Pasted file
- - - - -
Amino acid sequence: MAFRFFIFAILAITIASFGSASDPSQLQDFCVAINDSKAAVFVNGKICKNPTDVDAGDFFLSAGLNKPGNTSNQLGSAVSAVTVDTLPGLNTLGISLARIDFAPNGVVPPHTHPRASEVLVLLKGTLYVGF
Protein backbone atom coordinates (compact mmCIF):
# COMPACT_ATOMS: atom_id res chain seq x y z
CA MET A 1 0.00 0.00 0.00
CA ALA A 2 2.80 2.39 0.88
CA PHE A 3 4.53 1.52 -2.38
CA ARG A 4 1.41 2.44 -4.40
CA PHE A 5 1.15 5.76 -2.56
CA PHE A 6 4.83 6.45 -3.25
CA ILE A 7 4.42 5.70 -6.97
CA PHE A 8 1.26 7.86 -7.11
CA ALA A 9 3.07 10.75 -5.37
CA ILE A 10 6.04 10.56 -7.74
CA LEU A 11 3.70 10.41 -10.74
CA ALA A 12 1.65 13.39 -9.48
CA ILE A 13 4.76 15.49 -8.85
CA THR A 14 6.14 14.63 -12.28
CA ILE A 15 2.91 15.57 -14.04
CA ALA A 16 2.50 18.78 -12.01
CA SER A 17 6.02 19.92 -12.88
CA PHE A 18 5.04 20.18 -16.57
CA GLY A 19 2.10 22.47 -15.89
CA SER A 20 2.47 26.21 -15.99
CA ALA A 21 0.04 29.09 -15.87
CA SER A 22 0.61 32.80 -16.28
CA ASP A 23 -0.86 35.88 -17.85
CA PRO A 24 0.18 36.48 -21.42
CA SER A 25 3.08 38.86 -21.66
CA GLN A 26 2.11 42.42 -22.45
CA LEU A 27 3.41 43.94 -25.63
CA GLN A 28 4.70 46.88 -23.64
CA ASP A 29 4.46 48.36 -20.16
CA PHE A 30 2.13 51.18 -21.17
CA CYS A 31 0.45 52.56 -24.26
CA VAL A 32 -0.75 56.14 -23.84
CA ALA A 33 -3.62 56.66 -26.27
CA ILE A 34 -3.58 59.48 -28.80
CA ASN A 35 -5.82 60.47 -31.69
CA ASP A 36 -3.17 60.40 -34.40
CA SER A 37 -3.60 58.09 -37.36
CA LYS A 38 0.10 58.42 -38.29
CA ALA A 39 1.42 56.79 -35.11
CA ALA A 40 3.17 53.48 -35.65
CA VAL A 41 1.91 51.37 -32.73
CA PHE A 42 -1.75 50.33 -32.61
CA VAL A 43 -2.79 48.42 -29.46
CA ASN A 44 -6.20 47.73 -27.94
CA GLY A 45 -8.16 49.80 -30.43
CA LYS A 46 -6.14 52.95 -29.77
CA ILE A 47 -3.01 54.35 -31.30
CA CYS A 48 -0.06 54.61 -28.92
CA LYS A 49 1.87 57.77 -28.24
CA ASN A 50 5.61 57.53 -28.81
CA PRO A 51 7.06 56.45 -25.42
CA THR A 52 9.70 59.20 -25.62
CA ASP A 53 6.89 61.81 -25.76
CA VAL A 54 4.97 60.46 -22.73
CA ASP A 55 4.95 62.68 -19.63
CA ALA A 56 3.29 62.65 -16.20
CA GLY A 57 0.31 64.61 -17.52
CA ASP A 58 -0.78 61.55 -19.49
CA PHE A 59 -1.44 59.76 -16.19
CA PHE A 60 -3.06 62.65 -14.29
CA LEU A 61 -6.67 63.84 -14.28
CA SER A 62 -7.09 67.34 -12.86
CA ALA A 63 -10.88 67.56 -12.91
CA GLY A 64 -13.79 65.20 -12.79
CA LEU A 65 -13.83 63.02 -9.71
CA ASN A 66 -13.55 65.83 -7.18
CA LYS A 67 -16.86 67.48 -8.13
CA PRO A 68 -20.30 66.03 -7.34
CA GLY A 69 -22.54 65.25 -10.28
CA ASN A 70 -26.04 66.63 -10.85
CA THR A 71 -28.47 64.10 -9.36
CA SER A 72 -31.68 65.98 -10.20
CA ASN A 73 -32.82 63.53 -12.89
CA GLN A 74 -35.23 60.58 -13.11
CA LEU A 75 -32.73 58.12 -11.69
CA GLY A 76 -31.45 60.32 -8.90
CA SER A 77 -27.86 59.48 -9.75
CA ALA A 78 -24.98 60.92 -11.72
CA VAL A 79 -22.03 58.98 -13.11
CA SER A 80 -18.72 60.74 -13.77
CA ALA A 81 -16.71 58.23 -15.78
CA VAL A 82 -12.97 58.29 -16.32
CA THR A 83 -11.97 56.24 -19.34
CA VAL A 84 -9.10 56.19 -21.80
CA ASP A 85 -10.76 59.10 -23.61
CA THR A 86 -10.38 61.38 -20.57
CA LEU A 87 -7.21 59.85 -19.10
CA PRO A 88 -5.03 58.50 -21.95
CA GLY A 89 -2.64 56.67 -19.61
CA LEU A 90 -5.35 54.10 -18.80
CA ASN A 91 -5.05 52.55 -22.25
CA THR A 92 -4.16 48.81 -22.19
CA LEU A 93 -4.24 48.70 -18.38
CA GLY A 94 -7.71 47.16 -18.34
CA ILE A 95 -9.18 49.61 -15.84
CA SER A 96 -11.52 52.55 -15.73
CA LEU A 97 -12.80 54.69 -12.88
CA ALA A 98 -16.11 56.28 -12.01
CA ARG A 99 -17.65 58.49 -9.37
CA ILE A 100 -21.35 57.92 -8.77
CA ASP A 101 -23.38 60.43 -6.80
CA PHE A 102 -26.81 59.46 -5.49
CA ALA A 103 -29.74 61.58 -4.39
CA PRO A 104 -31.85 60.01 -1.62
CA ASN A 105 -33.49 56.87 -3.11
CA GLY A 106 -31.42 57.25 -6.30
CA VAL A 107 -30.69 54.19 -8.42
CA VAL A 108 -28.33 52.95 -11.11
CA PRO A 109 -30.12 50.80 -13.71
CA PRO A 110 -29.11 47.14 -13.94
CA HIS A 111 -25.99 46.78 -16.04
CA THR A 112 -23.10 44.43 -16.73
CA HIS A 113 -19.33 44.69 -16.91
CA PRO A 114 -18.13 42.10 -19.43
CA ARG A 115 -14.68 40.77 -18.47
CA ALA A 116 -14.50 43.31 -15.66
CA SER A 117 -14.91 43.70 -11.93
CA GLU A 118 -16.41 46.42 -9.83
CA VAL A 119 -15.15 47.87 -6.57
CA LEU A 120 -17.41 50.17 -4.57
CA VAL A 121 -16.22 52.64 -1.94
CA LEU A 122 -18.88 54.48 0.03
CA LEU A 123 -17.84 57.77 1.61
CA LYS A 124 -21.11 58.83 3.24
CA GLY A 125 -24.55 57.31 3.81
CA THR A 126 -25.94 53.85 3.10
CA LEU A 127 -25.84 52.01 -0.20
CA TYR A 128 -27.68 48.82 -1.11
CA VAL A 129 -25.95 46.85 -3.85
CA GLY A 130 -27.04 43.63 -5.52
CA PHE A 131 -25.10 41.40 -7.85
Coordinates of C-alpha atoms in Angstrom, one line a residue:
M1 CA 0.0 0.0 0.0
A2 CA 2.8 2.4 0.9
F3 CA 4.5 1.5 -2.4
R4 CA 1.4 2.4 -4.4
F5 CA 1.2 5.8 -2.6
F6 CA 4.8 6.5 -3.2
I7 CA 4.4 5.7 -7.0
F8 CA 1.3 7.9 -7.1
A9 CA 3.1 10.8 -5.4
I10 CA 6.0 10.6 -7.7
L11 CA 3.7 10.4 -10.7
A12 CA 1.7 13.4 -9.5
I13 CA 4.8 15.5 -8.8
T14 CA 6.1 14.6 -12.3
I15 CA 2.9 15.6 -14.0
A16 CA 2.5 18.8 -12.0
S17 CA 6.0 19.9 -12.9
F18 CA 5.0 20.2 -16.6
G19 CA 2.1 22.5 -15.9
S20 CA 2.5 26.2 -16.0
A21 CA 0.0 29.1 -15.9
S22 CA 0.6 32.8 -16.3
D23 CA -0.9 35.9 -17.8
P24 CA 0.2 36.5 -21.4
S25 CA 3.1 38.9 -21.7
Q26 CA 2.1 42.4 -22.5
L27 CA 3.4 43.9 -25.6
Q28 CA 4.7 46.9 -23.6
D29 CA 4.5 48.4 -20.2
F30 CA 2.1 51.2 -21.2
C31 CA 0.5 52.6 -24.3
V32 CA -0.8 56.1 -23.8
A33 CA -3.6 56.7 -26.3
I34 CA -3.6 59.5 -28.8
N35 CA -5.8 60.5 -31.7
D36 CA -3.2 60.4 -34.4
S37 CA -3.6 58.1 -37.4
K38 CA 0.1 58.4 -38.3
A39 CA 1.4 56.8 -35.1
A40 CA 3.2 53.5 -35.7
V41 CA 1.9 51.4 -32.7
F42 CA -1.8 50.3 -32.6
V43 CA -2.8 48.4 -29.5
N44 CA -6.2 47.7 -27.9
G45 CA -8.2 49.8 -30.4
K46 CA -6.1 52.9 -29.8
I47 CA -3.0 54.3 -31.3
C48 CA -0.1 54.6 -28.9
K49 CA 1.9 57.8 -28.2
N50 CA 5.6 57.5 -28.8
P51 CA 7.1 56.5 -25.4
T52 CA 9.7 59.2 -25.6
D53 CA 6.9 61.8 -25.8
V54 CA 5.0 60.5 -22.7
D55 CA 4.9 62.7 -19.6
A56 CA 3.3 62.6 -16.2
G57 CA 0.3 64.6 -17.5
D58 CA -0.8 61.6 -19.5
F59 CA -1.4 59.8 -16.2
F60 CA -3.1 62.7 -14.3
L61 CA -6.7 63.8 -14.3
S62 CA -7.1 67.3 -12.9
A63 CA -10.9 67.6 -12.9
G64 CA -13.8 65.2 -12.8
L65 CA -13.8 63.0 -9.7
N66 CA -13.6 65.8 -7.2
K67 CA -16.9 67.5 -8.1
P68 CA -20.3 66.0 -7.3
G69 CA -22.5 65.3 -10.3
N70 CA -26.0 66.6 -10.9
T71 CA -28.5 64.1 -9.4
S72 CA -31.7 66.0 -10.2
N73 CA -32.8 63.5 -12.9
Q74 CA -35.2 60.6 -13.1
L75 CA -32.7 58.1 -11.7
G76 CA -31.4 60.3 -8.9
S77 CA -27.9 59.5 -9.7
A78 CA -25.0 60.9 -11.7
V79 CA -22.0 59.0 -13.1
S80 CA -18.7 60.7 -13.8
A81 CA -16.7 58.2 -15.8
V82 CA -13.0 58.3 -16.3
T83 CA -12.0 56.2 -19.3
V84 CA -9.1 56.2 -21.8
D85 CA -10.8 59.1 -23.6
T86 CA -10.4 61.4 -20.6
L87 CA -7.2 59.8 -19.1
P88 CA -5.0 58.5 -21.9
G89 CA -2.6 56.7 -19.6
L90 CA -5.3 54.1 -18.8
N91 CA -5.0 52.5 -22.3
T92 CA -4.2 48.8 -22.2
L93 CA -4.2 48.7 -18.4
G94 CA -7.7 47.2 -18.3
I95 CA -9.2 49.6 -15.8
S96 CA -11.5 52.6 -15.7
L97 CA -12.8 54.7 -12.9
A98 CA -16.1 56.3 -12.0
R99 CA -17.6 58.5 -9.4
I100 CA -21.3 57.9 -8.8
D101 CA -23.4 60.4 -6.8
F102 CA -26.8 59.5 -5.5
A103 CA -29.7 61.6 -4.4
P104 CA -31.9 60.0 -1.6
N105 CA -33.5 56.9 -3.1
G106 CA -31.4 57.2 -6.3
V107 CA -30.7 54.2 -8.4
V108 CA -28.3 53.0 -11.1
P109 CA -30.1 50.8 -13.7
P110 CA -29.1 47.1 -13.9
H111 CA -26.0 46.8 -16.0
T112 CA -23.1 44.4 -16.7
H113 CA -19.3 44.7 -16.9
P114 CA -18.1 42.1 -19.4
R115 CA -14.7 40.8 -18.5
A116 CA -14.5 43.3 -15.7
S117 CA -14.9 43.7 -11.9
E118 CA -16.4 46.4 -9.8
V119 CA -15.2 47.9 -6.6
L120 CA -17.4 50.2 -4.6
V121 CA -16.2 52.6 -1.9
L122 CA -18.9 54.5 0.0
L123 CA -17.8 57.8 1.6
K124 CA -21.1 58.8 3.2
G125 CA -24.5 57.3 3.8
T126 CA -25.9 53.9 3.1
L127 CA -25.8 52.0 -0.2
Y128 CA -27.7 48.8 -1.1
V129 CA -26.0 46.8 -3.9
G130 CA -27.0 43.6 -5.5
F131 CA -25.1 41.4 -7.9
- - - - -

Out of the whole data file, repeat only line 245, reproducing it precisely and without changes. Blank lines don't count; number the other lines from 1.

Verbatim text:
P110 CA -29.1 47.1 -13.9